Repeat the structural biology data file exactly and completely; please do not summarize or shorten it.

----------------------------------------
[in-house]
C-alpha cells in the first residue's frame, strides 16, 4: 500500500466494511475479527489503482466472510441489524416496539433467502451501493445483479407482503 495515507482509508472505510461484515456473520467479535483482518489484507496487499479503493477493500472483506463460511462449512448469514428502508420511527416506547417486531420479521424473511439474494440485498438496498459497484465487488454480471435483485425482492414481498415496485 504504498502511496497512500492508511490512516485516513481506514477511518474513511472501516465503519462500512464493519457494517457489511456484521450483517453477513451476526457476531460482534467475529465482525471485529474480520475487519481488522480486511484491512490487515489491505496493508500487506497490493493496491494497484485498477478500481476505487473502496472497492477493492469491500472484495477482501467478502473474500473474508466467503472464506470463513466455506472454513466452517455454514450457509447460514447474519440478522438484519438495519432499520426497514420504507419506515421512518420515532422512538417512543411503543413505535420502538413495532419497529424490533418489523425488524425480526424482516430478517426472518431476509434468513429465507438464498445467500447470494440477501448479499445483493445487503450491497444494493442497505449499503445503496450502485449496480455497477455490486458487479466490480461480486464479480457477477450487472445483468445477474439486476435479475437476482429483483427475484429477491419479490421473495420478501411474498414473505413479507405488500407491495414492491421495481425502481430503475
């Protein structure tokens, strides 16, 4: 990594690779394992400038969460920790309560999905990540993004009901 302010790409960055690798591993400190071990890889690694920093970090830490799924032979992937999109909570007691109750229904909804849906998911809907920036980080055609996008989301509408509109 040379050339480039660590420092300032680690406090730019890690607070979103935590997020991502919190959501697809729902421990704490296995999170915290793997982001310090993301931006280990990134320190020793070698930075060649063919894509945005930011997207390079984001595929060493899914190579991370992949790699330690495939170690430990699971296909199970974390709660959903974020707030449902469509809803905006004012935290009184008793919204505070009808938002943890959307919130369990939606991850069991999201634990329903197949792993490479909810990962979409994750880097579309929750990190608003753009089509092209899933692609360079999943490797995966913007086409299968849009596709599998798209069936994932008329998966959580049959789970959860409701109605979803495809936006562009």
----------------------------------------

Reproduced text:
[in-house]
C-alpha cells in the first residue's frame, strides 16, 4: 500500500466494511475479527489503482466472510441489524416496539433467502451501493445483479407482503 495515507482509508472505510461484515456473520467479535483482518489484507496487499479503493477493500472483506463460511462449512448469514428502508420511527416506547417486531420479521424473511439474494440485498438496498459497484465487488454480471435483485425482492414481498415496485 504504498502511496497512500492508511490512516485516513481506514477511518474513511472501516465503519462500512464493519457494517457489511456484521450483517453477513451476526457476531460482534467475529465482525471485529474480520475487519481488522480486511484491512490487515489491505496493508500487506497490493493496491494497484485498477478500481476505487473502496472497492477493492469491500472484495477482501467478502473474500473474508466467503472464506470463513466455506472454513466452517455454514450457509447460514447474519440478522438484519438495519432499520426497514420504507419506515421512518420515532422512538417512543411503543413505535420502538413495532419497529424490533418489523425488524425480526424482516430478517426472518431476509434468513429465507438464498445467500447470494440477501448479499445483493445487503450491497444494493442497505449499503445503496450502485449496480455497477455490486458487479466490480461480486464479480457477477450487472445483468445477474439486476435479475437476482429483483427475484429477491419479490421473495420478501411474498414473505413479507405488500407491495414492491421495481425502481430503475
């Protein structure tokens, strides 16, 4: 990594690779394992400038969460920790309560999905990540993004009901 302010790409960055690798591993400190071990890889690694920093970090830490799924032979992937999109909570007691109750229904909804849906998911809907920036980080055609996008989301509408509109 040379050339480039660590420092300032680690406090730019890690607070979103935590997020991502919190959501697809729902421990704490296995999170915290793997982001310090993301931006280990990134320190020793070698930075060649063919894509945005930011997207390079984001595929060493899914190579991370992949790699330690495939170690430990699971296909199970974390709660959903974020707030449902469509809803905006004012935290009184008793919204505070009808938002943890959307919130369990939606991850069991999201634990329903197949792993490479909810990962979409994750880097579309929750990190608003753009089509092209899933692609360079999943490797995966913007086409299968849009596709599998798209069936994932008329998966959580049959789970959860409701109605979803495809936006562009």